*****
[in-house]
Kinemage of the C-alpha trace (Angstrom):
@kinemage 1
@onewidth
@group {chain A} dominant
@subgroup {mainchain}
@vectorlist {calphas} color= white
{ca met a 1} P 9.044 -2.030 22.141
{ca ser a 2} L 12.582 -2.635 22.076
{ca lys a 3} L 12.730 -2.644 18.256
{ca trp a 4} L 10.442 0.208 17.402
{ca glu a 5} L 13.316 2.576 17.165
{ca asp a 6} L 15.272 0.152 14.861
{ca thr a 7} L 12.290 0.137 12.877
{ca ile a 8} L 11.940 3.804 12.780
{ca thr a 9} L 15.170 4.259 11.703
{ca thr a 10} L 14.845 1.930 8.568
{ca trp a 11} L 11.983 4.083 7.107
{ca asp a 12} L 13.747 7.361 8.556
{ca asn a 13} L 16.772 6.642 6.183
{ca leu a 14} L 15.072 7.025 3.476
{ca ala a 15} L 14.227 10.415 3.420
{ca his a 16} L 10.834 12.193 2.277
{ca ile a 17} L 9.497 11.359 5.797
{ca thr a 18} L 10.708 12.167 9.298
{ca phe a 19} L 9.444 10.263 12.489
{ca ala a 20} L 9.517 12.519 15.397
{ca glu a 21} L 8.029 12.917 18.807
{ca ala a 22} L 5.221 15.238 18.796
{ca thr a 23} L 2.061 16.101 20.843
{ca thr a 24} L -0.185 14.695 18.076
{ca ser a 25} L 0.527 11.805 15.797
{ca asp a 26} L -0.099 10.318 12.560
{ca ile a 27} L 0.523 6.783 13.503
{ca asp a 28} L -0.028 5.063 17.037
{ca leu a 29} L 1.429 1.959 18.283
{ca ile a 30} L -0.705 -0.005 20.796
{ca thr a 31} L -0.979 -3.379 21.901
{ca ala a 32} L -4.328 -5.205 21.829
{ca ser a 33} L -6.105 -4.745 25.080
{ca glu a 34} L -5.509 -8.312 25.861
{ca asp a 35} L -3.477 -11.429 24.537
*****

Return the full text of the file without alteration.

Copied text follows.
[in-house]
Kinemage of the C-alpha trace (Angstrom):
@kinemage 1
@onewidth
@group {chain A} dominant
@subgroup {mainchain}
@vectorlist {calphas} color= white
{ca met a 1} P 9.044 -2.030 22.141
{ca ser a 2} L 12.582 -2.635 22.076
{ca lys a 3} L 12.730 -2.644 18.256
{ca trp a 4} L 10.442 0.208 17.402
{ca glu a 5} L 13.316 2.576 17.165
{ca asp a 6} L 15.272 0.152 14.861
{ca thr a 7} L 12.290 0.137 12.877
{ca ile a 8} L 11.940 3.804 12.780
{ca thr a 9} L 15.170 4.259 11.703
{ca thr a 10} L 14.845 1.930 8.568
{ca trp a 11} L 11.983 4.083 7.107
{ca asp a 12} L 13.747 7.361 8.556
{ca asn a 13} L 16.772 6.642 6.183
{ca leu a 14} L 15.072 7.025 3.476
{ca ala a 15} L 14.227 10.415 3.420
{ca his a 16} L 10.834 12.193 2.277
{ca ile a 17} L 9.497 11.359 5.797
{ca thr a 18} L 10.708 12.167 9.298
{ca phe a 19} L 9.444 10.263 12.489
{ca ala a 20} L 9.517 12.519 15.397
{ca glu a 21} L 8.029 12.917 18.807
{ca ala a 22} L 5.221 15.238 18.796
{ca thr a 23} L 2.061 16.101 20.843
{ca thr a 24} L -0.185 14.695 18.076
{ca ser a 25} L 0.527 11.805 15.797
{ca asp a 26} L -0.099 10.318 12.560
{ca ile a 27} L 0.523 6.783 13.503
{ca asp a 28} L -0.028 5.063 17.037
{ca leu a 29} L 1.429 1.959 18.283
{ca ile a 30} L -0.705 -0.005 20.796
{ca thr a 31} L -0.979 -3.379 21.901
{ca ala a 32} L -4.328 -5.205 21.829
{ca ser a 33} L -6.105 -4.745 25.080
{ca glu a 34} L -5.509 -8.312 25.861
{ca asp a 35} L -3.477 -11.429 24.537